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Discussion Starter · #10 ·
So I finally recovered and did a proper replacement (and some long awaited mods). Car is running stronger than ever. I installed Roush High-Flow Upper & Lower grills. Man it made a huge difference. I realize that some users who installed these updates, got very little benefit. I got such great results, I hesitate to mention, for fear of being called lier.

I suspect my improvement was because my airflow was very restricted. I run a thick racing radiator, and a thick heat-exchanger. These items probably couldn’t reach maximum efficiency with the lesser air-flow of the stock grills. Combine the increased airflow through the new grills, and the heat-extractor in the GT500 hood, and it really moves a lot more air than stock. I can actually feel the difference on WOT pulls, and my CHT’s are drastically lowered across the board.

Next year, I’m considering an even bigger heat exchanger (DOB Titanic), larger cooling lines, beefier HE water pump, and either a modified intake manifold/intercooler with 1.25” coolant lines, or the one made by DOB with those mods already built-in.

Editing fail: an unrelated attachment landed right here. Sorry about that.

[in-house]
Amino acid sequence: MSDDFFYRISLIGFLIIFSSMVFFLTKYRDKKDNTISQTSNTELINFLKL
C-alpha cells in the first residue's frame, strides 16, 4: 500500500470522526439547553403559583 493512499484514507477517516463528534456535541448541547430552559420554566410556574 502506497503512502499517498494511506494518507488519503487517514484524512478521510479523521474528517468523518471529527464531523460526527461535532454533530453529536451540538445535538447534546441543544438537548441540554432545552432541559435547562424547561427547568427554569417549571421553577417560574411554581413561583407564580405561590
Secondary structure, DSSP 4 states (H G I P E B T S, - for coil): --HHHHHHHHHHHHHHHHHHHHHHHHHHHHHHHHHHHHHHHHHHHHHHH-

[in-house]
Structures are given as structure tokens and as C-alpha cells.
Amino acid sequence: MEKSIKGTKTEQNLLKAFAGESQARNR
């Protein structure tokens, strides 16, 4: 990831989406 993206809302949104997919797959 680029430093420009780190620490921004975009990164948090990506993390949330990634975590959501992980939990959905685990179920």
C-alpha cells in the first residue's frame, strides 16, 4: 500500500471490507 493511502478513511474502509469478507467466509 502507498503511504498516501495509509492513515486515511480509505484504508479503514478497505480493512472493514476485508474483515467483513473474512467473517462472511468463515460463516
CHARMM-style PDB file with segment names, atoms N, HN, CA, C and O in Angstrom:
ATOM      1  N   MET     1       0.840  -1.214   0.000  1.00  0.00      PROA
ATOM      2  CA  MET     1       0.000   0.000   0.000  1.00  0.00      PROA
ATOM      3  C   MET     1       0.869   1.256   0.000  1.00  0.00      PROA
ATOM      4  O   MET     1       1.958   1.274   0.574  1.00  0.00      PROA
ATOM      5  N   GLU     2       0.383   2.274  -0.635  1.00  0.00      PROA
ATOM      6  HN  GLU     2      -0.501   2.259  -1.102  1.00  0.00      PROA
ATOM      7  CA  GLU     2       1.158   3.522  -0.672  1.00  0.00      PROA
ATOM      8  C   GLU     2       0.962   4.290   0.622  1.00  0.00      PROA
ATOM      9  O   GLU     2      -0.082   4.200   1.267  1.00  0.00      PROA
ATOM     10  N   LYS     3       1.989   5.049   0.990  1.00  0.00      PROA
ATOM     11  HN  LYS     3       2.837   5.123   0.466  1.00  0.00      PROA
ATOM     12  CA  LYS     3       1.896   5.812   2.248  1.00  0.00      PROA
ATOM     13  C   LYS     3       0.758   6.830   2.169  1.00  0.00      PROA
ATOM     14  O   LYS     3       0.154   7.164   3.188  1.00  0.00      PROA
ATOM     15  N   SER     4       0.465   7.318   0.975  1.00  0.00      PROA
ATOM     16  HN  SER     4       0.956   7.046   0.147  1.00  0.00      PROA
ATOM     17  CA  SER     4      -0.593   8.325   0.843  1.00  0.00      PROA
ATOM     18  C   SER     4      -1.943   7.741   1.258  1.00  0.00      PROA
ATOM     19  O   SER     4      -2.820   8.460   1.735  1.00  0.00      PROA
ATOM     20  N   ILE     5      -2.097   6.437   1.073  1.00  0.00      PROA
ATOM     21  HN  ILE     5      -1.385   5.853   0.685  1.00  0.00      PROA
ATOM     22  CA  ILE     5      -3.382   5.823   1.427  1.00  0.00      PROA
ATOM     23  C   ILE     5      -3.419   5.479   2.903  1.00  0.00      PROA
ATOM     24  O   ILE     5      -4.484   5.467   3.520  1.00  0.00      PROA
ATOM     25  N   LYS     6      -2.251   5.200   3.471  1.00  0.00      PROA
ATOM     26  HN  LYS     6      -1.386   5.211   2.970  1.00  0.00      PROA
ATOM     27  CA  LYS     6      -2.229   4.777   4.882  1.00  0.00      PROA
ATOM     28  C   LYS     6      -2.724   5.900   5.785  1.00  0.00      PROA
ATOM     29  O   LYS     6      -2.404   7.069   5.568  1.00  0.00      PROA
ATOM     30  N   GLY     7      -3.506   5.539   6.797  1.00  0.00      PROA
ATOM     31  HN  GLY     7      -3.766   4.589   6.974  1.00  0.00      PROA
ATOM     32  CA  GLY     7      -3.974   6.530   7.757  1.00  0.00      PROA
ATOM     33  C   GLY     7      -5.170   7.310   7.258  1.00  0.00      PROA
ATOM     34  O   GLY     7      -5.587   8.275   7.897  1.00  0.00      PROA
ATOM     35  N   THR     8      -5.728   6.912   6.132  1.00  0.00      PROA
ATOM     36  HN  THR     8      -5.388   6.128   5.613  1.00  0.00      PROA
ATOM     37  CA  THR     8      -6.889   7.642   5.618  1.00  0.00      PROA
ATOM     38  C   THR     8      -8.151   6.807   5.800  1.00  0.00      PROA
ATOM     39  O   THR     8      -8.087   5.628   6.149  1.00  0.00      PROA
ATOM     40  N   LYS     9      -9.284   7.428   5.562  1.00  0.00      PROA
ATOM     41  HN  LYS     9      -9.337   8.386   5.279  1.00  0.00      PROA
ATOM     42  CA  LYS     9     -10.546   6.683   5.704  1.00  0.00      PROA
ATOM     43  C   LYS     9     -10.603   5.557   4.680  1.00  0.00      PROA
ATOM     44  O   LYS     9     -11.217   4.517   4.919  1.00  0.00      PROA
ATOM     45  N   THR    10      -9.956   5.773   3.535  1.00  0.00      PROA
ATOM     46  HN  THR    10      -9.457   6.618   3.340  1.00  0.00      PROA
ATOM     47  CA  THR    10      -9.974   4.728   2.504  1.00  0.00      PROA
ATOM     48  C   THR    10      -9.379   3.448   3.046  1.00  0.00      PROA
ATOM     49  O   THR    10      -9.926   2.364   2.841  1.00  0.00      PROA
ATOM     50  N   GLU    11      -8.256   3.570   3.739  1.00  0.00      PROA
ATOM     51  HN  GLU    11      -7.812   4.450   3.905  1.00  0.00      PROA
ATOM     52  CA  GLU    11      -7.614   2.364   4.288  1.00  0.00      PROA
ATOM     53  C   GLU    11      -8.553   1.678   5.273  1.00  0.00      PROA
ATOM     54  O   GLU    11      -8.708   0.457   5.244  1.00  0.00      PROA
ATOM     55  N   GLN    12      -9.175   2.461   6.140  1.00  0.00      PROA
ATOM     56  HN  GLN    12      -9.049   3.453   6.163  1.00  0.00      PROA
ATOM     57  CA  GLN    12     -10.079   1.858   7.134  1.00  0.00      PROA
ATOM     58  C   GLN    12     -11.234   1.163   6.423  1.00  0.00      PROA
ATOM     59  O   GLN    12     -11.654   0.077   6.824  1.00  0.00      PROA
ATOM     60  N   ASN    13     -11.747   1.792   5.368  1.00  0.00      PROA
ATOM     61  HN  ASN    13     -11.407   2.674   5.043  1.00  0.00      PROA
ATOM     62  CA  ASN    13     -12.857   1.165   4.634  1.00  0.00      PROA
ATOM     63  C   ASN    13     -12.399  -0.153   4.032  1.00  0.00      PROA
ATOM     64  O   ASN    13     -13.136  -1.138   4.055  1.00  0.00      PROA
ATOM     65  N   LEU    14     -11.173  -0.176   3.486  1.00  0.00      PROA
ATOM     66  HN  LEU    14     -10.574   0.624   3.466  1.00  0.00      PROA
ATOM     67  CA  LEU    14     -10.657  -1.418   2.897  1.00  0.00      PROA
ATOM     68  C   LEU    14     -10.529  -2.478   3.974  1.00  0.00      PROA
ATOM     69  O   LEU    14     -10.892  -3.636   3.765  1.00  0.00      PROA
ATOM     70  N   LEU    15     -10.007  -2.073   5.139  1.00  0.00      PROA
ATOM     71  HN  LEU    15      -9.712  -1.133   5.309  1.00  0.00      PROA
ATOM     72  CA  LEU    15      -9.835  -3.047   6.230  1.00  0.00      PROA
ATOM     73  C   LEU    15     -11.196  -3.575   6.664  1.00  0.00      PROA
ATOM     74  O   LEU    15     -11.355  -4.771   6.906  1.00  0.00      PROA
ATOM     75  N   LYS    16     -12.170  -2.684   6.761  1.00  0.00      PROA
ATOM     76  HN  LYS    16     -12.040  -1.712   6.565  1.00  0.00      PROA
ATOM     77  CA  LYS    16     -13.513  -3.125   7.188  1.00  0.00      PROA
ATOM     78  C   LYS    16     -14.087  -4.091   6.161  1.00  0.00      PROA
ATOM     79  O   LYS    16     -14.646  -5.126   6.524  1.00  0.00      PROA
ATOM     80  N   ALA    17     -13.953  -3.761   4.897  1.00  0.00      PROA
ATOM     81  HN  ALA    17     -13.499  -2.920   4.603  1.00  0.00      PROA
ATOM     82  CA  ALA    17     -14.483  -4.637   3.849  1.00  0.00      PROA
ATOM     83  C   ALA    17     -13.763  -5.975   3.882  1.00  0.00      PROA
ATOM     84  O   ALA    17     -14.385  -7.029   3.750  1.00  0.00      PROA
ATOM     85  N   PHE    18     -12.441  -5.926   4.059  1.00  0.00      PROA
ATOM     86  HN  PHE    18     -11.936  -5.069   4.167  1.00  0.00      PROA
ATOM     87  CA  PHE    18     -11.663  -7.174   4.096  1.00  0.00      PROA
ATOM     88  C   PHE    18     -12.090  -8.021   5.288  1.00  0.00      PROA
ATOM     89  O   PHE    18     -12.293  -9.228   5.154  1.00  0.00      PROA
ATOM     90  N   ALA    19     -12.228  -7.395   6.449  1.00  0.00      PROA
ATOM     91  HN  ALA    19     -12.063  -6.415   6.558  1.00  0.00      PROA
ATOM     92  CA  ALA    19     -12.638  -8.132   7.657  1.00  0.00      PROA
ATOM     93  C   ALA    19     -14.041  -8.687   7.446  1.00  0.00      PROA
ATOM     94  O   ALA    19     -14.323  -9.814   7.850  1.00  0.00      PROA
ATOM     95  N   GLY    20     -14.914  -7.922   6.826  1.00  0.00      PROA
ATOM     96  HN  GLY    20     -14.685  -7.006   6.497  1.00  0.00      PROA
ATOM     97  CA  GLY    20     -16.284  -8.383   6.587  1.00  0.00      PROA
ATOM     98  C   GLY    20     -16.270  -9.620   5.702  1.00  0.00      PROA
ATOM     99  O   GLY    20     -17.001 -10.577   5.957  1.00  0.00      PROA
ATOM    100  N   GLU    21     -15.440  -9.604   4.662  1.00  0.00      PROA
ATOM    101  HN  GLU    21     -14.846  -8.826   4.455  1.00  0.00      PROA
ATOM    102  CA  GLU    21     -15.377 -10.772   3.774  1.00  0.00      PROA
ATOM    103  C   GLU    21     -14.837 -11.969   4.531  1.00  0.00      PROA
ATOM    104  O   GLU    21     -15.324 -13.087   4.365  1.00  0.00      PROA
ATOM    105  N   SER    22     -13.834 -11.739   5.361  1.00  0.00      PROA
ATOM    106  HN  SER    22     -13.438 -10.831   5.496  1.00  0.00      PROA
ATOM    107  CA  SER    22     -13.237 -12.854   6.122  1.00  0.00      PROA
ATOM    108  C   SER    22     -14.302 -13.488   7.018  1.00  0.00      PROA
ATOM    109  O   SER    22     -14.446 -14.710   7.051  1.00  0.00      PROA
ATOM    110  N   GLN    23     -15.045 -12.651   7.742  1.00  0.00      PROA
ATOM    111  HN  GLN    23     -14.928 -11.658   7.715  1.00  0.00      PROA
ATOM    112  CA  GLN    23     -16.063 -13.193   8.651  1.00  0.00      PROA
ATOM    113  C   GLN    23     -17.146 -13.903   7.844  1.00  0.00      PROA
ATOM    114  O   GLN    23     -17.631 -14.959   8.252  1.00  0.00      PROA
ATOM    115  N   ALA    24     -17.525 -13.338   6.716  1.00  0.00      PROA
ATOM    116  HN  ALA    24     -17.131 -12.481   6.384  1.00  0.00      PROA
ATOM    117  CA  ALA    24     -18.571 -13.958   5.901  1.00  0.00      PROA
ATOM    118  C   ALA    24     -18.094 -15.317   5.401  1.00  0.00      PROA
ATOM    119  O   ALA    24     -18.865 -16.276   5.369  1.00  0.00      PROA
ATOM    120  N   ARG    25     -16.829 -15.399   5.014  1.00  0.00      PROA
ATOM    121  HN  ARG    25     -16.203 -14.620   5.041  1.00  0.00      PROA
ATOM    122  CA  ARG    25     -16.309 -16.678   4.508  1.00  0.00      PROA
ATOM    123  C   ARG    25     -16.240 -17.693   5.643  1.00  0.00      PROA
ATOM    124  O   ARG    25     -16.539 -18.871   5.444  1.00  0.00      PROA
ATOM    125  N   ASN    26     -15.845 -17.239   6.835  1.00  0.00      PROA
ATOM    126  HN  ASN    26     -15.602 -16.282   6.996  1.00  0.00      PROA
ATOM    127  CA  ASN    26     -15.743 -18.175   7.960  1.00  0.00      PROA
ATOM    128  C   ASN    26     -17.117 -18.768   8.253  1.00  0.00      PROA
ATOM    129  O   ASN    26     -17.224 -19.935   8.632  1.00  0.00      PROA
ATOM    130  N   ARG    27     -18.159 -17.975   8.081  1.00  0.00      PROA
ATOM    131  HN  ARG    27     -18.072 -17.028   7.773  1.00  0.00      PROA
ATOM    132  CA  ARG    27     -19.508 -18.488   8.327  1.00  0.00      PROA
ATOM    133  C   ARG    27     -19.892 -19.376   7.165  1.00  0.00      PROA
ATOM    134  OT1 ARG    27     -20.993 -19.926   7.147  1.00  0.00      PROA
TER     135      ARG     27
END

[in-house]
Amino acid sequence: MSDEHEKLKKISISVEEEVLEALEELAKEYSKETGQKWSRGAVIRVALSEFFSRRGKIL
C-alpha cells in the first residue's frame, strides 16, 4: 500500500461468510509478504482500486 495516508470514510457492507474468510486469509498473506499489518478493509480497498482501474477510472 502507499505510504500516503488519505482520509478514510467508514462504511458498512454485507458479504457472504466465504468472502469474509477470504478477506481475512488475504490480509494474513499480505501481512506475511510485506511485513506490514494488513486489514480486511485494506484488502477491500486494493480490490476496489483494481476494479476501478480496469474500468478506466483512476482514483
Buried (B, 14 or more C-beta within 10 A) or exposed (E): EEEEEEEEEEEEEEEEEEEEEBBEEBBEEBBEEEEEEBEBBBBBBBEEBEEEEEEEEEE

I’m just a little hesitant on this because, I’m unsure how the DOB designed intake manifold compares (performance wise) to the Roush intake manifold. I’ll need to do some research on that aspect. Also, I’m so happy with the way my car runs now, I kinda don’t want to tamper with near perfection. It already runs much better than it ever did new, and it has taken some work & tweaking to get it there.

I’m not sure I want to “upset the apple cart”.

Here’s a pic with my new grill-set, and the relocated Foglights.
Car Vehicle Plant Grille Automotive lighting
 

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Serious, definitely. Gotta know when you're happy and stop there, man. What fogs are those? They don't look like the CS jobs I installed on my own car.
 

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Discussion Starter · #12 ·
Serious, definitely. Gotta know when you're happy and stop there, man. What fogs are those? They don't look like the CS jobs I installed on my own car.
They‘re Roush, with the Diode-Dynamics SL1 kit installed. Kind of spendy, but the results are fantastic.